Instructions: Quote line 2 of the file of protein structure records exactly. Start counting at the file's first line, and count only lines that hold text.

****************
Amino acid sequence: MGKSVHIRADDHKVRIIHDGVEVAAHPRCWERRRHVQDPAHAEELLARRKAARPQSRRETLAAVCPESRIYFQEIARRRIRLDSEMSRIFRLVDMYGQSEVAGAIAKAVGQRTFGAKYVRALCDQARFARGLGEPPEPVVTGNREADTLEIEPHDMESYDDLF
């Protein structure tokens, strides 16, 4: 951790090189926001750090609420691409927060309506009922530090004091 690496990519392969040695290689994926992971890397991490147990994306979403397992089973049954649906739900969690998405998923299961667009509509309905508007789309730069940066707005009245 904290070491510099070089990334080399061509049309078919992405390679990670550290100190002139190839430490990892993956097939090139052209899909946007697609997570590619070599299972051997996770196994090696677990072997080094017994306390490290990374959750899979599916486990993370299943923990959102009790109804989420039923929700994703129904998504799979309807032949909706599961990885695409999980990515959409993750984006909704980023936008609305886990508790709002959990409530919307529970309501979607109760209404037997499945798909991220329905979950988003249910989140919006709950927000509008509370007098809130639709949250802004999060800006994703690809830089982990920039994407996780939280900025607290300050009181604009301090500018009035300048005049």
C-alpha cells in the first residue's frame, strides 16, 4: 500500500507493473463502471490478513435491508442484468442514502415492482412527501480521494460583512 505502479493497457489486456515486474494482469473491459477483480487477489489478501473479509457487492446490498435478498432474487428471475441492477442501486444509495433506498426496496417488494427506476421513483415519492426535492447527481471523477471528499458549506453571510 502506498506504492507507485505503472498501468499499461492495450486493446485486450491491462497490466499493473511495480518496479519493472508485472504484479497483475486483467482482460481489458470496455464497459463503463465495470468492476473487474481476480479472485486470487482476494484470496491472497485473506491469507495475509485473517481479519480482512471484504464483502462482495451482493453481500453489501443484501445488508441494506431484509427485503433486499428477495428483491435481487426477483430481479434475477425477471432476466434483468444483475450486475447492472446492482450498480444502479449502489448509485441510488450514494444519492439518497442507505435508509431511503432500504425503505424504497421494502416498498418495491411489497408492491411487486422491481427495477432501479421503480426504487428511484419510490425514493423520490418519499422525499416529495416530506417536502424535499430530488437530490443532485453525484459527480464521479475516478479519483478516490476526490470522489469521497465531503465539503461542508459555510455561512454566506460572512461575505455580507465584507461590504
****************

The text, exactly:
């Protein structure tokens, strides 16, 4: 951790090189926001750090609420691409927060309506009922530090004091 690496990519392969040695290689994926992971890397991490147990994306979403397992089973049954649906739900969690998405998923299961667009509509309905508007789309730069940066707005009245 904290070491510099070089990334080399061509049309078919992405390679990670550290100190002139190839430490990892993956097939090139052209899909946007697609997570590619070599299972051997996770196994090696677990072997080094017994306390490290990374959750899979599916486990993370299943923990959102009790109804989420039923929700994703129904998504799979309807032949909706599961990885695409999980990515959409993750984006909704980023936008609305886990508790709002959990409530919307529970309501979607109760209404037997499945798909991220329905979950988003249910989140919006709950927000509008509370007098809130639709949250802004999060800006994703690809830089982990920039994407996780939280900025607290300050009181604009301090500018009035300048005049």